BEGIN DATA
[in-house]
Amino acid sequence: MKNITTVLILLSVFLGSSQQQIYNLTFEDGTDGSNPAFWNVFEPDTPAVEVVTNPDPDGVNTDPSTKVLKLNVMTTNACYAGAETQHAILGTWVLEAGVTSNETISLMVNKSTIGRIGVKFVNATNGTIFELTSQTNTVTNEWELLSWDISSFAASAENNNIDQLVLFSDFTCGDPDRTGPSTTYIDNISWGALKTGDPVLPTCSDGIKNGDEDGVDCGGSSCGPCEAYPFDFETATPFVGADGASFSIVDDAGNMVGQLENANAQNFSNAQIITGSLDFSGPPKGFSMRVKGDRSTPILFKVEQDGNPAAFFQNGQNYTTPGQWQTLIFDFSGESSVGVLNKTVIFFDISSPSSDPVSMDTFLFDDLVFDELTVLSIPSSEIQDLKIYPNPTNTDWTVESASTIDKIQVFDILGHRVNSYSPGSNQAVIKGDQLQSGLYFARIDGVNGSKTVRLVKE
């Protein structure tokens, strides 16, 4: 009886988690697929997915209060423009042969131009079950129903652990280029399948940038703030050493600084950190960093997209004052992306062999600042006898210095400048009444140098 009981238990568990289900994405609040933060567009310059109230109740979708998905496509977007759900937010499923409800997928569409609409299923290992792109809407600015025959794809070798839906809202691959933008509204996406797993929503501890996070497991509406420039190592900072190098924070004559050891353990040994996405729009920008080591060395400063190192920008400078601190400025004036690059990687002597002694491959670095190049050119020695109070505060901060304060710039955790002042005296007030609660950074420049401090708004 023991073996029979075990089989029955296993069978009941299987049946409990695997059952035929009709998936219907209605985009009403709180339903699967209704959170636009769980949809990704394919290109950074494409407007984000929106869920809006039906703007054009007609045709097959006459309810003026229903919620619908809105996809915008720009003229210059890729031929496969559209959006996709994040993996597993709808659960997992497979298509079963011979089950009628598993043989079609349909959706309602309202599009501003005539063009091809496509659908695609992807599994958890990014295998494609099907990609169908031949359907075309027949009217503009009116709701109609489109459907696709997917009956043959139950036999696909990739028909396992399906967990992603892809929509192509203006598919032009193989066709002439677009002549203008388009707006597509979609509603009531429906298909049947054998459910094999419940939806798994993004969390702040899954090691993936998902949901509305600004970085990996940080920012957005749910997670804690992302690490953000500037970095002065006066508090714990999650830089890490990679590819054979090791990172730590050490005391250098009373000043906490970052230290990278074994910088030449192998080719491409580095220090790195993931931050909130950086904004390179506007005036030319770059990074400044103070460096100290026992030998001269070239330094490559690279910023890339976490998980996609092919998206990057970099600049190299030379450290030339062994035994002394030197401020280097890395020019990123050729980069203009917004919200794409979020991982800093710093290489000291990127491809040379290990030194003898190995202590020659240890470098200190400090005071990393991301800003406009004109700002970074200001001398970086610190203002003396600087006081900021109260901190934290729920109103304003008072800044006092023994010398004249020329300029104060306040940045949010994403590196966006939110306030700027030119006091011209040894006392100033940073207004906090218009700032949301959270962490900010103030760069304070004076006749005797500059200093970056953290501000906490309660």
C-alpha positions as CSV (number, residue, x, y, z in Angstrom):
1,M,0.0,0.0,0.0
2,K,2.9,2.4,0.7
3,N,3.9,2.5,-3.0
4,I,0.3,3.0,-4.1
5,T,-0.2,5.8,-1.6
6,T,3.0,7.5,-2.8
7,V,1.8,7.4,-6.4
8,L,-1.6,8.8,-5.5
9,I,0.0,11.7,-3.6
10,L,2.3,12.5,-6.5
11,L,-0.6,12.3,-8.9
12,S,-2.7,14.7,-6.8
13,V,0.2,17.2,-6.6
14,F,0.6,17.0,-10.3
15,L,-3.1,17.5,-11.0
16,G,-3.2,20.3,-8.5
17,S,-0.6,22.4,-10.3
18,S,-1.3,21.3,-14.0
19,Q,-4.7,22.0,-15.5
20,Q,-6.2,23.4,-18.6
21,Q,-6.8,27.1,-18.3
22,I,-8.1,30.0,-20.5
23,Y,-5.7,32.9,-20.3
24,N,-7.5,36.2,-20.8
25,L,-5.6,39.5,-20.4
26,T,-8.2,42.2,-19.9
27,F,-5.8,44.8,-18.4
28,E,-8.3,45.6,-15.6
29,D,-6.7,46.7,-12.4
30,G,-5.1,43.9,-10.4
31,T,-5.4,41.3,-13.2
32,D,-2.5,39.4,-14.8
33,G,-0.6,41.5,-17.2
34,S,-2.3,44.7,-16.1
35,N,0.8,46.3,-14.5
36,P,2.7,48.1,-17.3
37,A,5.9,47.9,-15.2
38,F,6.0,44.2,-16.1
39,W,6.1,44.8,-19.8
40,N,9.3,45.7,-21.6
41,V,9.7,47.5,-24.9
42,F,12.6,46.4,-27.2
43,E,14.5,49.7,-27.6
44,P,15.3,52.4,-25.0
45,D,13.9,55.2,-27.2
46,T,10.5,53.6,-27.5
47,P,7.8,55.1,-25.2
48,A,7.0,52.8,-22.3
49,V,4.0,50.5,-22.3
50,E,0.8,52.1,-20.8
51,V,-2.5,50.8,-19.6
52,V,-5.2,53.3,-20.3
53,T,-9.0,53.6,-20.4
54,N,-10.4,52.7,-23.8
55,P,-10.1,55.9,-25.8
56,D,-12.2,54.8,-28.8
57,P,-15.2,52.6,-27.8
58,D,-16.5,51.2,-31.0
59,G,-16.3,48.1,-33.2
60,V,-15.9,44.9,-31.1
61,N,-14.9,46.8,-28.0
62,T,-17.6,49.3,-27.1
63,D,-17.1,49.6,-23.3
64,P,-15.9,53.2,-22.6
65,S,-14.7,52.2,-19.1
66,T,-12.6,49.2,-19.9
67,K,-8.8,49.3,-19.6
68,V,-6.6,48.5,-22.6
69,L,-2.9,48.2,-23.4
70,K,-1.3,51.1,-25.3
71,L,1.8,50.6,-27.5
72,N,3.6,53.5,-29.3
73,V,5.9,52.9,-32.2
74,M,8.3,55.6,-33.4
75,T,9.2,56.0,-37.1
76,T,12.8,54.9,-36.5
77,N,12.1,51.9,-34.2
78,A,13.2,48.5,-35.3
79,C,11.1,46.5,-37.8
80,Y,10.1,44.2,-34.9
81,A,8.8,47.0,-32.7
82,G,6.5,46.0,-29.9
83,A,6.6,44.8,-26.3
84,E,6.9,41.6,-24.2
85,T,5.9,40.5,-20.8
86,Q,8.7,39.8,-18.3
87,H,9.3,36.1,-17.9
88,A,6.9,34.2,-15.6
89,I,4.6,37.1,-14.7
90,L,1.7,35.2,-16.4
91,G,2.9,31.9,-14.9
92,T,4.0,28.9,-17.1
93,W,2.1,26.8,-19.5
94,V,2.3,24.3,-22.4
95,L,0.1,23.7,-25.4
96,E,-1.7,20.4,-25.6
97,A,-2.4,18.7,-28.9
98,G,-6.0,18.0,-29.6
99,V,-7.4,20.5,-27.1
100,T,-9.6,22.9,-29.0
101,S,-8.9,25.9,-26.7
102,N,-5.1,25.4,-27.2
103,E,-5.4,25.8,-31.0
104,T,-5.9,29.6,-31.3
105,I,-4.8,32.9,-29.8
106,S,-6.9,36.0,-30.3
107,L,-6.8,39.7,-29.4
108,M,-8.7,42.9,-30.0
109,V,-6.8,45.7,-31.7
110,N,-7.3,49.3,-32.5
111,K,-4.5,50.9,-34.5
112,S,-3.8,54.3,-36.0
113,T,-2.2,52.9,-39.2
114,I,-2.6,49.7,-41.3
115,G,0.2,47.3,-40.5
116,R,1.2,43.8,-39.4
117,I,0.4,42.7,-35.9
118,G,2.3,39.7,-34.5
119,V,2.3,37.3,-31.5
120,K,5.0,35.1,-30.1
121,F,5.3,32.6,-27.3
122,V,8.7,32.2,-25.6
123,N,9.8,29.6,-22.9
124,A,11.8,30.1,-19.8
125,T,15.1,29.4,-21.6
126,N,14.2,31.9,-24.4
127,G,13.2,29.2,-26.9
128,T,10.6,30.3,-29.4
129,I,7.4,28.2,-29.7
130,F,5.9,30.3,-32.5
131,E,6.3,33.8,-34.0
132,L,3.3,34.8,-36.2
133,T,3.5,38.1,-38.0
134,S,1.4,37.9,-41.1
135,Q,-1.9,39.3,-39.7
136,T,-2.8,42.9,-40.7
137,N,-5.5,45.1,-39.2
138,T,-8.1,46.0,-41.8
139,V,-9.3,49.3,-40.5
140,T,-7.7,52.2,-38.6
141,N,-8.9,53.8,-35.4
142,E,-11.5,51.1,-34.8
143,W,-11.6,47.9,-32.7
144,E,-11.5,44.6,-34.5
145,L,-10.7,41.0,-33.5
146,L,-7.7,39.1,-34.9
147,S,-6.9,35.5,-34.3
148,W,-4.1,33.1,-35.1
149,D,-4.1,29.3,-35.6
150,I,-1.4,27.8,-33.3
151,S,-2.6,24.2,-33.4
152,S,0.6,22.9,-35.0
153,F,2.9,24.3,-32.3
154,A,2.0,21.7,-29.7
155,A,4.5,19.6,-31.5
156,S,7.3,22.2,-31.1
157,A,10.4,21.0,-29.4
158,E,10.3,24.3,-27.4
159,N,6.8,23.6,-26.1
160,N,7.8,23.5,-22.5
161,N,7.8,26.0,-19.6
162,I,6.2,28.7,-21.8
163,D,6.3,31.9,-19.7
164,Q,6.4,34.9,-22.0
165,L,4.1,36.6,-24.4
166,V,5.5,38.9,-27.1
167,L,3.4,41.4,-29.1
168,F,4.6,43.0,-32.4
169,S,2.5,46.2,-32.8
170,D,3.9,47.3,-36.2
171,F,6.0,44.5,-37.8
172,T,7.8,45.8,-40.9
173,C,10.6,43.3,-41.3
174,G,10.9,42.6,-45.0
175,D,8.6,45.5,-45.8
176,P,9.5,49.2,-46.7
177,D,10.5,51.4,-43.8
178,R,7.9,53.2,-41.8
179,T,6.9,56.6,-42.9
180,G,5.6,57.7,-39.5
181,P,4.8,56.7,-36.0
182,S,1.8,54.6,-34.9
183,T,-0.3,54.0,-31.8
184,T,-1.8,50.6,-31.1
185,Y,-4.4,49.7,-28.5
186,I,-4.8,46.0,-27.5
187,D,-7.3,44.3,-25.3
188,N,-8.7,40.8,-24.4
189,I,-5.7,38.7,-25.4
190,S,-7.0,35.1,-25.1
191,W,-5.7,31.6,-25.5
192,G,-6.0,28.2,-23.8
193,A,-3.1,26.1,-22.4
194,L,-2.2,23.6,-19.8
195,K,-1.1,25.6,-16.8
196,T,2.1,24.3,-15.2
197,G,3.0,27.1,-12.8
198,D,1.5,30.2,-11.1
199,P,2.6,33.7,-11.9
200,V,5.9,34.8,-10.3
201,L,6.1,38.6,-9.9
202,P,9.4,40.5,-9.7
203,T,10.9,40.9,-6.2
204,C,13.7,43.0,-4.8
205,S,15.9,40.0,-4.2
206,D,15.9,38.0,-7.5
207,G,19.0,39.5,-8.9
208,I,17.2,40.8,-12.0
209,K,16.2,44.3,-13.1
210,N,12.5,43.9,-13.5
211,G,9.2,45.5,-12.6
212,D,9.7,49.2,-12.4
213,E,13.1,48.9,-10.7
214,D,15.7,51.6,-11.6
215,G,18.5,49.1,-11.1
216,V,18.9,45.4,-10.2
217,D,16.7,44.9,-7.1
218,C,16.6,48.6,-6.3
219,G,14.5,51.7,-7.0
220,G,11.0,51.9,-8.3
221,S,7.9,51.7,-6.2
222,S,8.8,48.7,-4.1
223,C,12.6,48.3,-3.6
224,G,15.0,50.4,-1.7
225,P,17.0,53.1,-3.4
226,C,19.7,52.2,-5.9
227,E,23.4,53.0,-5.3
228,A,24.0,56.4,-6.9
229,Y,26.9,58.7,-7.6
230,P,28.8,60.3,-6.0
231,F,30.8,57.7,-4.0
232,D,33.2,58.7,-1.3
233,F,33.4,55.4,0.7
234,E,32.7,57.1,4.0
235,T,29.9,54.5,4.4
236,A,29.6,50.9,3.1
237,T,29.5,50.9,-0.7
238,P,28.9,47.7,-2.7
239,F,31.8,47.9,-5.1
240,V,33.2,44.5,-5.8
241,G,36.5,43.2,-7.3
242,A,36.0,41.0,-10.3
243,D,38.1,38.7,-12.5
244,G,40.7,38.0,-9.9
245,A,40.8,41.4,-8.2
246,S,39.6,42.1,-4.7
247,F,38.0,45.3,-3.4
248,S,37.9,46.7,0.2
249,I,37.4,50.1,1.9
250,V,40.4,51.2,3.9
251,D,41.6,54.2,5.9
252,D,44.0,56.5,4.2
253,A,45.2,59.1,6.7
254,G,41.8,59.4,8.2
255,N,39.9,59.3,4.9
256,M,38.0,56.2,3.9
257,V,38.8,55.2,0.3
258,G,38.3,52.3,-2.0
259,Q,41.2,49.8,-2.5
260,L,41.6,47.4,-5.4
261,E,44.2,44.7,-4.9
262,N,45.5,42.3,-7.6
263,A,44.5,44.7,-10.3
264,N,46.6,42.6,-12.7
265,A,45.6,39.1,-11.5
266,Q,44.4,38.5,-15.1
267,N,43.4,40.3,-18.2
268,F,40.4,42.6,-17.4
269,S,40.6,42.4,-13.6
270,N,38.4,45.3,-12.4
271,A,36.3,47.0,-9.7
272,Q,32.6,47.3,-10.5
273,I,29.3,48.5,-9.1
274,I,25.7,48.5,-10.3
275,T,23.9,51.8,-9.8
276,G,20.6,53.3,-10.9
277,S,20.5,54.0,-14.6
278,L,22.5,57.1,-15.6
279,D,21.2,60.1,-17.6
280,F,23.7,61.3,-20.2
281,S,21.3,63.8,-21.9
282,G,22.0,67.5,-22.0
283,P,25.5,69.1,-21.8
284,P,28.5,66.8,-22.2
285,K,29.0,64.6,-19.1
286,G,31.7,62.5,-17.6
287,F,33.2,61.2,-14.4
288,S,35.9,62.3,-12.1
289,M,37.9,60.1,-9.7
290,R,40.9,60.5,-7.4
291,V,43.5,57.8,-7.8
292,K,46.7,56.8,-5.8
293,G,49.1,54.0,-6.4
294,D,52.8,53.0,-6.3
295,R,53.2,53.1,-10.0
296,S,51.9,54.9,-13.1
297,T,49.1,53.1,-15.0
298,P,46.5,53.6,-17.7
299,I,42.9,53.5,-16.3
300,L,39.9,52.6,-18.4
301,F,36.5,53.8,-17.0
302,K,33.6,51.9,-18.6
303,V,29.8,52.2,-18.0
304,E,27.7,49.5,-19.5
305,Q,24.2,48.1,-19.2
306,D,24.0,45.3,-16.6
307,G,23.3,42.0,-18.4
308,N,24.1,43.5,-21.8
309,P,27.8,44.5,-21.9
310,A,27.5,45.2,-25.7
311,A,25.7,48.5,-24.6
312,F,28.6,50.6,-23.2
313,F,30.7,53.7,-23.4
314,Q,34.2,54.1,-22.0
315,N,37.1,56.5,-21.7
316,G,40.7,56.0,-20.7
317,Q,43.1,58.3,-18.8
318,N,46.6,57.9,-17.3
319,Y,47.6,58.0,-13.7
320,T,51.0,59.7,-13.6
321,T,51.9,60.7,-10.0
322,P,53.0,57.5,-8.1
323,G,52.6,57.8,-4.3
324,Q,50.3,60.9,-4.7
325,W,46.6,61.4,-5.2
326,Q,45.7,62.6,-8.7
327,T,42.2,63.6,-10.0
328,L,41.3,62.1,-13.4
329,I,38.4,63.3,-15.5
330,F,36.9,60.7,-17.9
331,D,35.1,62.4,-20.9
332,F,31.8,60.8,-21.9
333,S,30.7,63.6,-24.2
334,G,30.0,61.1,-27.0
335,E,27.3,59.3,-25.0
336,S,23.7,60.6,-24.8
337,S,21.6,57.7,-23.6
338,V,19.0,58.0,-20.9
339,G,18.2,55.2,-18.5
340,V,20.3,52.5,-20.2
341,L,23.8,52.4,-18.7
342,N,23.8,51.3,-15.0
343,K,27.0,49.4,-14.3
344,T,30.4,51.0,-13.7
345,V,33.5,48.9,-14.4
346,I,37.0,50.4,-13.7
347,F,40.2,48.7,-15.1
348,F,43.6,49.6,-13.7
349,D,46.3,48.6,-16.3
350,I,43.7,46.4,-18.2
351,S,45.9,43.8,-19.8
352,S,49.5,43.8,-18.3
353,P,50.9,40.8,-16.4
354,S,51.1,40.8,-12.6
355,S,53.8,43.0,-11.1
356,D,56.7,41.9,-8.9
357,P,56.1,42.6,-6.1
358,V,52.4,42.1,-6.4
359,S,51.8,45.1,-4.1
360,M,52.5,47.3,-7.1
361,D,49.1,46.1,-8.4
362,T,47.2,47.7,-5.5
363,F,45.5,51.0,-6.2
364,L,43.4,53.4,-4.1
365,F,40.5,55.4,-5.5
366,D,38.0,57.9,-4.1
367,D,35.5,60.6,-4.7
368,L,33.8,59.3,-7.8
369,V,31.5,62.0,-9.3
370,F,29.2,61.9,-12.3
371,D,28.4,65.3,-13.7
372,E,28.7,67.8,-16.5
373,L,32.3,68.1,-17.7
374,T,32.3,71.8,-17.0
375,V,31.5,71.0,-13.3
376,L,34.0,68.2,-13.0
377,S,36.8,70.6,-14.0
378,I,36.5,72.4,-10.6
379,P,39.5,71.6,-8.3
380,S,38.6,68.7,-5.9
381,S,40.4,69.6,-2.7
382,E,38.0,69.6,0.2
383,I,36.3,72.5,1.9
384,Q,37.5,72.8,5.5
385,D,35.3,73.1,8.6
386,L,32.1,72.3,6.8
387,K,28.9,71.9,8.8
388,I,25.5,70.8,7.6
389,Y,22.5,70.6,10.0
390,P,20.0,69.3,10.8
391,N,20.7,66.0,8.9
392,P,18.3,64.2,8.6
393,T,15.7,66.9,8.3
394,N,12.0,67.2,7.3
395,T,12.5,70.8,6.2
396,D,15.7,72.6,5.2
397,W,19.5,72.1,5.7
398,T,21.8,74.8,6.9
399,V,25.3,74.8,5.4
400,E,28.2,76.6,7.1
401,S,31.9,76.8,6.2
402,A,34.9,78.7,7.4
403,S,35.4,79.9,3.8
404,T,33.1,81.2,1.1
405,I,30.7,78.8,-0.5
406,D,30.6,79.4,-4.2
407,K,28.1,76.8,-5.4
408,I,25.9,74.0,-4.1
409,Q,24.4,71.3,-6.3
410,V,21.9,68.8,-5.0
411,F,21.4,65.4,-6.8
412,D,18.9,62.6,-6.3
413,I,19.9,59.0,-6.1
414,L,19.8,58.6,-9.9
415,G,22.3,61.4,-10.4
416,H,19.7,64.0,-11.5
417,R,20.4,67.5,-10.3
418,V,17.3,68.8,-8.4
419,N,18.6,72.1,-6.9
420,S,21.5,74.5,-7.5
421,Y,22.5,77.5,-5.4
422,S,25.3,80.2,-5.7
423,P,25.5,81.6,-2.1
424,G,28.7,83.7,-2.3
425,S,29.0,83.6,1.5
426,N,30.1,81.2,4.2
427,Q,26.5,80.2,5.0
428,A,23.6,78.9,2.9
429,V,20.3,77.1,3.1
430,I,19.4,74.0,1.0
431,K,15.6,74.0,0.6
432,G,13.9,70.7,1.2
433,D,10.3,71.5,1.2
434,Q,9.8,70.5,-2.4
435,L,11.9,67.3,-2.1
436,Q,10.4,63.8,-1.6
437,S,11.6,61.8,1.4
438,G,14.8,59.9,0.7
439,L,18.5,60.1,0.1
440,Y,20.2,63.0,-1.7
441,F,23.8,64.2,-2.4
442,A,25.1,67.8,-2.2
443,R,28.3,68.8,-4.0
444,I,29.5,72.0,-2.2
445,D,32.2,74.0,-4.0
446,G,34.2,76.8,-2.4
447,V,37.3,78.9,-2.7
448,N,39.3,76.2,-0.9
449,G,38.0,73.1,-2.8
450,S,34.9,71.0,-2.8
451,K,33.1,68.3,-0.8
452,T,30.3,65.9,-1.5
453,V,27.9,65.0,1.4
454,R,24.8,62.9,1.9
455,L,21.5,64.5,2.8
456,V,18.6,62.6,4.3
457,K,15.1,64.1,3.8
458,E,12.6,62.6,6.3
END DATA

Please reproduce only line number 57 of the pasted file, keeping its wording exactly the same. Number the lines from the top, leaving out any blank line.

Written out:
53,T,-9.0,53.6,-20.4